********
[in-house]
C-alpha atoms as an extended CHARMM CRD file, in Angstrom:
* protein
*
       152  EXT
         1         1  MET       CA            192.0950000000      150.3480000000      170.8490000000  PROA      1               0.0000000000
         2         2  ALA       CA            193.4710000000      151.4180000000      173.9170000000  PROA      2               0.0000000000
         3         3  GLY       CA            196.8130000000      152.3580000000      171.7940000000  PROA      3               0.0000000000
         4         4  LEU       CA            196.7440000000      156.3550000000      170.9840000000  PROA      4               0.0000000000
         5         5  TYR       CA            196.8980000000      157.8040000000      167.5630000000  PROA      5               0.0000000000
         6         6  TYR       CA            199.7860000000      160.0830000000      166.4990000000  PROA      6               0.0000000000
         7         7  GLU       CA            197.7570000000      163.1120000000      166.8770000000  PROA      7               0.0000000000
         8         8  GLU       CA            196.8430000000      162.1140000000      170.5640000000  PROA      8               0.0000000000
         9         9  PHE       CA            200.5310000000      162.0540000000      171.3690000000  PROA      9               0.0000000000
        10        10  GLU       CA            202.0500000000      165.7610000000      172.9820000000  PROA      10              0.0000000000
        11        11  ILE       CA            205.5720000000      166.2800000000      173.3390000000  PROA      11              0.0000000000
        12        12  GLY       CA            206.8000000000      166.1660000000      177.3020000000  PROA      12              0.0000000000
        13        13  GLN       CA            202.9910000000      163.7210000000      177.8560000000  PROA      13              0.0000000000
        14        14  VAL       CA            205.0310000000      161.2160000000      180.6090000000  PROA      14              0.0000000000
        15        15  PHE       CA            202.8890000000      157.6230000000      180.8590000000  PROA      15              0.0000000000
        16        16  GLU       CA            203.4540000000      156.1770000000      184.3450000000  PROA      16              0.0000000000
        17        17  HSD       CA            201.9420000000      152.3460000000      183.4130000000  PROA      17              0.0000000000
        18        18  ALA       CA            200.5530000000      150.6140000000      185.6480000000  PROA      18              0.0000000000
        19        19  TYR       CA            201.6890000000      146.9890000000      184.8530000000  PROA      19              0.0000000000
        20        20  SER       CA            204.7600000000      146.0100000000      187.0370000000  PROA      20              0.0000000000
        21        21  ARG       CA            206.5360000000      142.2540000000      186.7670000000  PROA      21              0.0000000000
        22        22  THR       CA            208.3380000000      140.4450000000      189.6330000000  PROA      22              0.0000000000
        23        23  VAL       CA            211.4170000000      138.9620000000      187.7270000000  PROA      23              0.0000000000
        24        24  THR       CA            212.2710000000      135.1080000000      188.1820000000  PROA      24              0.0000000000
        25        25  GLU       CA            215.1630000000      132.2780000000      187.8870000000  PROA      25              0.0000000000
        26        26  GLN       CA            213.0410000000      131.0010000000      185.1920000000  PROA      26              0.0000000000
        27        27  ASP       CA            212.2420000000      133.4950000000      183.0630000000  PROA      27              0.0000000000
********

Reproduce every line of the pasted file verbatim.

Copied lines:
[in-house]
C-alpha atoms as an extended CHARMM CRD file, in Angstrom:
* protein
*
       152  EXT
         1         1  MET       CA            192.0950000000      150.3480000000      170.8490000000  PROA      1               0.0000000000
         2         2  ALA       CA            193.4710000000      151.4180000000      173.9170000000  PROA      2               0.0000000000
         3         3  GLY       CA            196.8130000000      152.3580000000      171.7940000000  PROA      3               0.0000000000
         4         4  LEU       CA            196.7440000000      156.3550000000      170.9840000000  PROA      4               0.0000000000
         5         5  TYR       CA            196.8980000000      157.8040000000      167.5630000000  PROA      5               0.0000000000
         6         6  TYR       CA            199.7860000000      160.0830000000      166.4990000000  PROA      6               0.0000000000
         7         7  GLU       CA            197.7570000000      163.1120000000      166.8770000000  PROA      7               0.0000000000
         8         8  GLU       CA            196.8430000000      162.1140000000      170.5640000000  PROA      8               0.0000000000
         9         9  PHE       CA            200.5310000000      162.0540000000      171.3690000000  PROA      9               0.0000000000
        10        10  GLU       CA            202.0500000000      165.7610000000      172.9820000000  PROA      10              0.0000000000
        11        11  ILE       CA            205.5720000000      166.2800000000      173.3390000000  PROA      11              0.0000000000
        12        12  GLY       CA            206.8000000000      166.1660000000      177.3020000000  PROA      12              0.0000000000
        13        13  GLN       CA            202.9910000000      163.7210000000      177.8560000000  PROA      13              0.0000000000
        14        14  VAL       CA            205.0310000000      161.2160000000      180.6090000000  PROA      14              0.0000000000
        15        15  PHE       CA            202.8890000000      157.6230000000      180.8590000000  PROA      15              0.0000000000
        16        16  GLU       CA            203.4540000000      156.1770000000      184.3450000000  PROA      16              0.0000000000
        17        17  HSD       CA            201.9420000000      152.3460000000      183.4130000000  PROA      17              0.0000000000
        18        18  ALA       CA            200.5530000000      150.6140000000      185.6480000000  PROA      18              0.0000000000
        19        19  TYR       CA            201.6890000000      146.9890000000      184.8530000000  PROA      19              0.0000000000
        20        20  SER       CA            204.7600000000      146.0100000000      187.0370000000  PROA      20              0.0000000000
        21        21  ARG       CA            206.5360000000      142.2540000000      186.7670000000  PROA      21              0.0000000000
        22        22  THR       CA            208.3380000000      140.4450000000      189.6330000000  PROA      22              0.0000000000
        23        23  VAL       CA            211.4170000000      138.9620000000      187.7270000000  PROA      23              0.0000000000
        24        24  THR       CA            212.2710000000      135.1080000000      188.1820000000  PROA      24              0.0000000000
        25        25  GLU       CA            215.1630000000      132.2780000000      187.8870000000  PROA      25              0.0000000000
        26        26  GLN       CA            213.0410000000      131.0010000000      185.1920000000  PROA      26              0.0000000000
        27        27  ASP       CA            212.2420000000      133.4950000000      183.0630000000  PROA      27              0.0000000000